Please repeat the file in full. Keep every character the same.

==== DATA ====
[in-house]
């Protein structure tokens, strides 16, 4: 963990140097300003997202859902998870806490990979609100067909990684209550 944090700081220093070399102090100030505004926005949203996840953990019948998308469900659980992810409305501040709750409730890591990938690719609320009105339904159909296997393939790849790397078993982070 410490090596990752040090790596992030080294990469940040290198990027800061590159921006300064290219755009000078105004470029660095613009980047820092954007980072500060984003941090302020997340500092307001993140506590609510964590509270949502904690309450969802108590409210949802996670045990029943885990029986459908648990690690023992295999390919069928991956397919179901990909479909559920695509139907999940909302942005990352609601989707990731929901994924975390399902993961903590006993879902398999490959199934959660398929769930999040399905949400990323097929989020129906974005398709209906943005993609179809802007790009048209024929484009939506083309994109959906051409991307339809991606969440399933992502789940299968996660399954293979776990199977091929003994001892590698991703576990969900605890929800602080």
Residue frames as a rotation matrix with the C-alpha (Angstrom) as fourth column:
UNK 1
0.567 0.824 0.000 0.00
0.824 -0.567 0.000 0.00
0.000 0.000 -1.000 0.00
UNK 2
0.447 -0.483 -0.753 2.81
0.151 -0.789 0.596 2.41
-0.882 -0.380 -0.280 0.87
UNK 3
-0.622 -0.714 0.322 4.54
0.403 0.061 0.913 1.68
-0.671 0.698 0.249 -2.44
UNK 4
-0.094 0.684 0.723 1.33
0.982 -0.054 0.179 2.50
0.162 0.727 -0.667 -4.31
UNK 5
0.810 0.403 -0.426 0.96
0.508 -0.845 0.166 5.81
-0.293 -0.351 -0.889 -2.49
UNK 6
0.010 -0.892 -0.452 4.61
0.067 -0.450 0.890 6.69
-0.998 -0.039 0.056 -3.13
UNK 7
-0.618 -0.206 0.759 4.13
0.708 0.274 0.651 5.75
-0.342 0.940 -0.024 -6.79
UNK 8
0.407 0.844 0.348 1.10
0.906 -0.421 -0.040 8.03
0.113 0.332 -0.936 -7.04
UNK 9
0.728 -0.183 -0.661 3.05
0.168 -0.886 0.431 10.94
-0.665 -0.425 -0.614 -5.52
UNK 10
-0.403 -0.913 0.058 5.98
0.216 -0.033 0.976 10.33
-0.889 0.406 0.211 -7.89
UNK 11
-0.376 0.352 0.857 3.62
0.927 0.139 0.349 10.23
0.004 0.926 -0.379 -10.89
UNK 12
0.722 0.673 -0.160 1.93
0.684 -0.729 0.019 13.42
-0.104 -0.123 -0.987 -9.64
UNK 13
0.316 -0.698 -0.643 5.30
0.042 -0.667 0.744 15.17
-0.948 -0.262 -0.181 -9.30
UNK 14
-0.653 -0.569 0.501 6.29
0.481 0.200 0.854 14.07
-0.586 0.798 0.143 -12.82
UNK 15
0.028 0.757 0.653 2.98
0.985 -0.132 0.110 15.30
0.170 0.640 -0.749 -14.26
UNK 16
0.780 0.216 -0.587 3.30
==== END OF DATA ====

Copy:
[in-house]
């Protein structure tokens, strides 16, 4: 963990140097300003997202859902998870806490990979609100067909990684209550 944090700081220093070399102090100030505004926005949203996840953990019948998308469900659980992810409305501040709750409730890591990938690719609320009105339904159909296997393939790849790397078993982070 410490090596990752040090790596992030080294990469940040290198990027800061590159921006300064290219755009000078105004470029660095613009980047820092954007980072500060984003941090302020997340500092307001993140506590609510964590509270949502904690309450969802108590409210949802996670045990029943885990029986459908648990690690023992295999390919069928991956397919179901990909479909559920695509139907999940909302942005990352609601989707990731929901994924975390399902993961903590006993879902398999490959199934959660398929769930999040399905949400990323097929989020129906974005398709209906943005993609179809802007790009048209024929484009939506083309994109959906051409991307339809991606969440399933992502789940299968996660399954293979776990199977091929003994001892590698991703576990969900605890929800602080």
Residue frames as a rotation matrix with the C-alpha (Angstrom) as fourth column:
UNK 1
0.567 0.824 0.000 0.00
0.824 -0.567 0.000 0.00
0.000 0.000 -1.000 0.00
UNK 2
0.447 -0.483 -0.753 2.81
0.151 -0.789 0.596 2.41
-0.882 -0.380 -0.280 0.87
UNK 3
-0.622 -0.714 0.322 4.54
0.403 0.061 0.913 1.68
-0.671 0.698 0.249 -2.44
UNK 4
-0.094 0.684 0.723 1.33
0.982 -0.054 0.179 2.50
0.162 0.727 -0.667 -4.31
UNK 5
0.810 0.403 -0.426 0.96
0.508 -0.845 0.166 5.81
-0.293 -0.351 -0.889 -2.49
UNK 6
0.010 -0.892 -0.452 4.61
0.067 -0.450 0.890 6.69
-0.998 -0.039 0.056 -3.13
UNK 7
-0.618 -0.206 0.759 4.13
0.708 0.274 0.651 5.75
-0.342 0.940 -0.024 -6.79
UNK 8
0.407 0.844 0.348 1.10
0.906 -0.421 -0.040 8.03
0.113 0.332 -0.936 -7.04
UNK 9
0.728 -0.183 -0.661 3.05
0.168 -0.886 0.431 10.94
-0.665 -0.425 -0.614 -5.52
UNK 10
-0.403 -0.913 0.058 5.98
0.216 -0.033 0.976 10.33
-0.889 0.406 0.211 -7.89
UNK 11
-0.376 0.352 0.857 3.62
0.927 0.139 0.349 10.23
0.004 0.926 -0.379 -10.89
UNK 12
0.722 0.673 -0.160 1.93
0.684 -0.729 0.019 13.42
-0.104 -0.123 -0.987 -9.64
UNK 13
0.316 -0.698 -0.643 5.30
0.042 -0.667 0.744 15.17
-0.948 -0.262 -0.181 -9.30
UNK 14
-0.653 -0.569 0.501 6.29
0.481 0.200 0.854 14.07
-0.586 0.798 0.143 -12.82
UNK 15
0.028 0.757 0.653 2.98
0.985 -0.132 0.110 15.30
0.170 0.640 -0.749 -14.26
UNK 16
0.780 0.216 -0.587 3.30